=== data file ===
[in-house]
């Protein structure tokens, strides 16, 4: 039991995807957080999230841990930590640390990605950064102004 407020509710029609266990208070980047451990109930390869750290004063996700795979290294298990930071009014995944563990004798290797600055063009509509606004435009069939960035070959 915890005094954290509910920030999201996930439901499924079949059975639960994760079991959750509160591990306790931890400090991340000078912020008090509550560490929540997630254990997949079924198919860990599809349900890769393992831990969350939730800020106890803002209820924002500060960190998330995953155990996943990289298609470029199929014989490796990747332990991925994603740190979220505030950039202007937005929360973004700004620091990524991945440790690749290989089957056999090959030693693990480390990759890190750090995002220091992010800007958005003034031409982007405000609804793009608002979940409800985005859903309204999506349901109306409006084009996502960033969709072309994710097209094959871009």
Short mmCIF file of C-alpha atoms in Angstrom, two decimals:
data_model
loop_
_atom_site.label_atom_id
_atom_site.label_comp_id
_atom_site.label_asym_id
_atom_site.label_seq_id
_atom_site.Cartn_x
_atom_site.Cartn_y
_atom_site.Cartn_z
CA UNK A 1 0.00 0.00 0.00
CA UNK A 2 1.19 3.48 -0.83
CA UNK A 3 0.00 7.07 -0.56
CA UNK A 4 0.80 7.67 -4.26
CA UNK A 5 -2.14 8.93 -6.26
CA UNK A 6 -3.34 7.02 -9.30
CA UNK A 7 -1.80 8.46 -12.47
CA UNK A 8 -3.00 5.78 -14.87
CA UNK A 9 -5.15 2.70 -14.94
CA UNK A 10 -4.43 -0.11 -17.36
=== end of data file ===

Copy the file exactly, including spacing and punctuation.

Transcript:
[in-house]
């Protein structure tokens, strides 16, 4: 039991995807957080999230841990930590640390990605950064102004 407020509710029609266990208070980047451990109930390869750290004063996700795979290294298990930071009014995944563990004798290797600055063009509509606004435009069939960035070959 915890005094954290509910920030999201996930439901499924079949059975639960994760079991959750509160591990306790931890400090991340000078912020008090509550560490929540997630254990997949079924198919860990599809349900890769393992831990969350939730800020106890803002209820924002500060960190998330995953155990996943990289298609470029199929014989490796990747332990991925994603740190979220505030950039202007937005929360973004700004620091990524991945440790690749290989089957056999090959030693693990480390990759890190750090995002220091992010800007958005003034031409982007405000609804793009608002979940409800985005859903309204999506349901109306409006084009996502960033969709072309994710097209094959871009």
Short mmCIF file of C-alpha atoms in Angstrom, two decimals:
data_model
loop_
_atom_site.label_atom_id
_atom_site.label_comp_id
_atom_site.label_asym_id
_atom_site.label_seq_id
_atom_site.Cartn_x
_atom_site.Cartn_y
_atom_site.Cartn_z
CA UNK A 1 0.00 0.00 0.00
CA UNK A 2 1.19 3.48 -0.83
CA UNK A 3 0.00 7.07 -0.56
CA UNK A 4 0.80 7.67 -4.26
CA UNK A 5 -2.14 8.93 -6.26
CA UNK A 6 -3.34 7.02 -9.30
CA UNK A 7 -1.80 8.46 -12.47
CA UNK A 8 -3.00 5.78 -14.87
CA UNK A 9 -5.15 2.70 -14.94
CA UNK A 10 -4.43 -0.11 -17.36